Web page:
Farming and hunting pose a more immediate threat to wildlife than climate change, researchers said, in a controversial plea to redirect resources earmarked for species conservation.
In an analysis of nearly 9000 "threatened" or "near-threatened" species, scientists found that three-quarters are being over-exploited for trade, leisure or food.
Demand for meat and body parts, for example, has driven the Western gorilla and Chinese pangolin to near extinction, and pushed the Sumatran rhinoceros - prized in China for the supposed medicinal properties of its horn - over the edge.
And more than half of the plant and animal species in the study have suffered from the conversion of their natural habitats into industrial farms and plantations, mainly to raise livestock and grow commodity crops for fuel or food.
By comparison, only 19 per cent of these species are currently affected by climate change, according to the study published in the peer-reviewed journal Nature.
Conservation priorities, the researchers said, must reflect this reality. "Addressing the old foes of over-harvesting and agricultural activities are key to turning around the biodiversity extinction crisis," said lead author Sean Maxwell, a professor at the University of Queensland.
Climate change has overshadowed more traditional conservation priorities over the last decade, siphoning limited resources - and cash - away from more urgent needs, the authors argued.
But other conservationists were critical of both the Nature analysis, and the accompanying appeal.
"There is no need to see tradeoffs among different conservation priorities - we need them all," Peter MacIntyre, an expert on the ecology of fresh-water systems at the University of Wisconsin, told AFP.
MacIntyre illustrated the point in a study, published this week, that fingered climate change - as well as overfishing and pollution - for the depletion since 1950 of fish stocks in central Africa's Lake Tanganyika, a vital source of protein for millions.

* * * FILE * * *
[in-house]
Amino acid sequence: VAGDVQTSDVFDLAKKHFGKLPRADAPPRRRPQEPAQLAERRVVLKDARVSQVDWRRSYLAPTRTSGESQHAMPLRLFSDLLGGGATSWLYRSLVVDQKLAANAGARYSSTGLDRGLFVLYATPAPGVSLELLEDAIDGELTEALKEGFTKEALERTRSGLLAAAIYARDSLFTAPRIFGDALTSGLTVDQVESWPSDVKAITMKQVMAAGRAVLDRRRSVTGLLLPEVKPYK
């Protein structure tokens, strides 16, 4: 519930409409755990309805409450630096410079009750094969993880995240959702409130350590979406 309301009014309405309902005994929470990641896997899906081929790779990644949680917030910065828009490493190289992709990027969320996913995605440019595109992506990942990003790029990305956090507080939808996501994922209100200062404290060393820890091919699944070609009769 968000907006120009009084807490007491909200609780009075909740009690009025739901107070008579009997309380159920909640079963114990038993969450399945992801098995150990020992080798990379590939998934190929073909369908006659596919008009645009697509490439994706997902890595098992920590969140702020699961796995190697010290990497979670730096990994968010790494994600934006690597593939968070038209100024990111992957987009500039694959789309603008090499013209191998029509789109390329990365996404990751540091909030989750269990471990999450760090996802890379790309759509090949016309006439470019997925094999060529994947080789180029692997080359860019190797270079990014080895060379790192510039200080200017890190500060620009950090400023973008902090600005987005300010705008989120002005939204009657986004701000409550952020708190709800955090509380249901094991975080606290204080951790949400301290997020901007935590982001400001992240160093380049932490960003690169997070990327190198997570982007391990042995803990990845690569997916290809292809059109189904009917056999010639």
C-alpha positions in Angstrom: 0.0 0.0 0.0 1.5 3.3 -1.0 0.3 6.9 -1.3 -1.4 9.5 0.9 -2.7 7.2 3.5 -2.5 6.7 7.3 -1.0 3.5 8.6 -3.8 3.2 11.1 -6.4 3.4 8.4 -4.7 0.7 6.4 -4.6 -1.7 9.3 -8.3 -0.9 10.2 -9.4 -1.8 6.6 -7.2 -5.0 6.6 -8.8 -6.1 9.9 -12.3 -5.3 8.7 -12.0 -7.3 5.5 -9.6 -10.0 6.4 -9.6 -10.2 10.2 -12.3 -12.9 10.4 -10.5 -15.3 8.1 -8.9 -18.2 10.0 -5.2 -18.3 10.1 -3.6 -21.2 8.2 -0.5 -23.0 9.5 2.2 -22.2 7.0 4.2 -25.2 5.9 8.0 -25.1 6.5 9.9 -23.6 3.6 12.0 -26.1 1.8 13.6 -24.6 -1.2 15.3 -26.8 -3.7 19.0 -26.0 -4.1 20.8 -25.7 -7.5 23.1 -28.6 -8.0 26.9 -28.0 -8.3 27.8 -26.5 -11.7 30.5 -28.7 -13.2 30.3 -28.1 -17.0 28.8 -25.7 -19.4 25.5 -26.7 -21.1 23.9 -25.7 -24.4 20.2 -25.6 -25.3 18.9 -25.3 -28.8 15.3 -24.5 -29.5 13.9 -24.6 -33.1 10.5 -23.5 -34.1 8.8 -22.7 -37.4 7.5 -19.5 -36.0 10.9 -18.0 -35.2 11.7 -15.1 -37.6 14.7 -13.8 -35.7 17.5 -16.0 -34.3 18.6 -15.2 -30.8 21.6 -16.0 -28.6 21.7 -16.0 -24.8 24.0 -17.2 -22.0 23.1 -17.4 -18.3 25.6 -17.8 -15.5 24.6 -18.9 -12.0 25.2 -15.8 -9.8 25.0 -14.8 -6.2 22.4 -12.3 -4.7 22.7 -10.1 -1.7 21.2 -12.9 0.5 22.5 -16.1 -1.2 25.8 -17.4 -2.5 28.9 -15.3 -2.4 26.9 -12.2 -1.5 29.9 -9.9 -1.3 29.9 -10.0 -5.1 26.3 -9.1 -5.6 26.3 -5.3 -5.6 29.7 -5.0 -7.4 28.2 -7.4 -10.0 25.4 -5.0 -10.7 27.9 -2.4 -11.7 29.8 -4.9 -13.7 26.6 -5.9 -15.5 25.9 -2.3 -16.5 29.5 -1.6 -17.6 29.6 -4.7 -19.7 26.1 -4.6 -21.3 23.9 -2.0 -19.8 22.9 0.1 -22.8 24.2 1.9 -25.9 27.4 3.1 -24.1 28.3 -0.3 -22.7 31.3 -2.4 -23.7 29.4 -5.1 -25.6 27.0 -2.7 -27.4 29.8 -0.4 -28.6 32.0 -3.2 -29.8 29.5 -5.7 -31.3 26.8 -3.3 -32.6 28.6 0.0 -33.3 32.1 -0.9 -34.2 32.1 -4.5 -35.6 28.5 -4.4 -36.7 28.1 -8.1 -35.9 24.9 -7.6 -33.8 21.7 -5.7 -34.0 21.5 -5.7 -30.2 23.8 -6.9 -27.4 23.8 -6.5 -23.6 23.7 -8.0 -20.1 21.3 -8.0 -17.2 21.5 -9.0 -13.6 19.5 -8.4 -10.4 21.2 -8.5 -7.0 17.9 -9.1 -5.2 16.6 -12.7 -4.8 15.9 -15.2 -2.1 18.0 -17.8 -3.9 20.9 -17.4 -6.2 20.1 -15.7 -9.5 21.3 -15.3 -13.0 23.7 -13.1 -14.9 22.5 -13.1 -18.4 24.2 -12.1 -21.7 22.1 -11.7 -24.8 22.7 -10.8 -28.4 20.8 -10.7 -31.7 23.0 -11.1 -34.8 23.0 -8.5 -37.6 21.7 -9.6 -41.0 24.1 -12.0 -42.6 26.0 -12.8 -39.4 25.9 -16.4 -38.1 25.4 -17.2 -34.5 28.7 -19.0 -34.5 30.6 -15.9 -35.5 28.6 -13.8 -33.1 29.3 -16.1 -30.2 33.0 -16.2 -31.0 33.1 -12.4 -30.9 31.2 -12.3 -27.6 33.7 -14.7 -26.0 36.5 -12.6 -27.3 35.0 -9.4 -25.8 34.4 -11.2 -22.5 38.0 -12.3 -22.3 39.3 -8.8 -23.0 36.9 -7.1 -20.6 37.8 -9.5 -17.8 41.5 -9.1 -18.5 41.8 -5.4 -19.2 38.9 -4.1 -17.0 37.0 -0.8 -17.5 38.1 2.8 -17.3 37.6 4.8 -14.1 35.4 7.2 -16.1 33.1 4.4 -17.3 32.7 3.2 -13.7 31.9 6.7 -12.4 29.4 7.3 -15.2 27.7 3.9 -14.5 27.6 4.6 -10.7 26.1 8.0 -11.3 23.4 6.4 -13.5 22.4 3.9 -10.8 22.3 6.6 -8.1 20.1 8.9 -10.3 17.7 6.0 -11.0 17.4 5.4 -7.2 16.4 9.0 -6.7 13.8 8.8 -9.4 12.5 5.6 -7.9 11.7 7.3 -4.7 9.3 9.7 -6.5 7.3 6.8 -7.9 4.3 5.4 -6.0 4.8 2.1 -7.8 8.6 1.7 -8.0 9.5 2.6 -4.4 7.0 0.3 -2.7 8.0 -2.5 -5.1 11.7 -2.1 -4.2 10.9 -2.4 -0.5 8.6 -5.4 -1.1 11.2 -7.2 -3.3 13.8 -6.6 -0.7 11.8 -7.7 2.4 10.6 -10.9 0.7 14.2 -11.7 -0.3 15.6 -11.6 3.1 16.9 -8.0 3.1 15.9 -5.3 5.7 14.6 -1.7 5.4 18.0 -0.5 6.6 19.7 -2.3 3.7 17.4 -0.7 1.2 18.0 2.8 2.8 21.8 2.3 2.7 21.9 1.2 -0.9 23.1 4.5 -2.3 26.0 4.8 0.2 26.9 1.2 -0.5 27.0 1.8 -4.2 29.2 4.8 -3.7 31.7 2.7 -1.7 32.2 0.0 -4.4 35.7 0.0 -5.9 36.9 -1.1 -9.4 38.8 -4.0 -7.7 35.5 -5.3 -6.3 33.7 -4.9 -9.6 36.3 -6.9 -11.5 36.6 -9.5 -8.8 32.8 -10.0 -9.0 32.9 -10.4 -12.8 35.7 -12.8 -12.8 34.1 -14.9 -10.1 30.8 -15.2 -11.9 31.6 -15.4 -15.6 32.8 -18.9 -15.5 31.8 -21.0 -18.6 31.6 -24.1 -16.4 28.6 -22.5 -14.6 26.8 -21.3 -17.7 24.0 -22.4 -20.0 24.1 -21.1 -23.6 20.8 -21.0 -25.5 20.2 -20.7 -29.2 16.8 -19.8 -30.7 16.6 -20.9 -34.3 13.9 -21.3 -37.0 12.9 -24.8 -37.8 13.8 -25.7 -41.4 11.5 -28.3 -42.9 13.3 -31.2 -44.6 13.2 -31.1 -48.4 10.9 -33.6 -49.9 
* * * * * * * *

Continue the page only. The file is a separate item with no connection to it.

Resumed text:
"What good is it protecting a habitat that becomes oxygen-deprived or too hot for its current species due to climate warming, or where lake levels drop due to changes in precipitation patterns?", he asked.
The Nature analysis acknowledges global warming could become an increasingly dominant menace for biodiversity. "But, overwhelmingly, the most immediate threat comes from agriculture and overexploitation," said co-author James Watson, a biodiversity expert at the Wildlife Conservation Society.
Earth, he said, has now entered a "mass extinction event" in which species are disappearing 1000 to 10,000 times more quickly than a century or two ago.
"It is hard to exaggerate just how dramatic the threat to Earth's species really is," Watson said.
Christopher Wolf, an expert on large carnivores at Oregon State University, agreed with the Nature analysis and noted that hunting and habitat loss are - at least for big cats and wolves - much greater dangers in the near term.
But all the pressures closing in on Earth's biodiversity do have one thing in common, he added: "All threats faced by species are caused by man."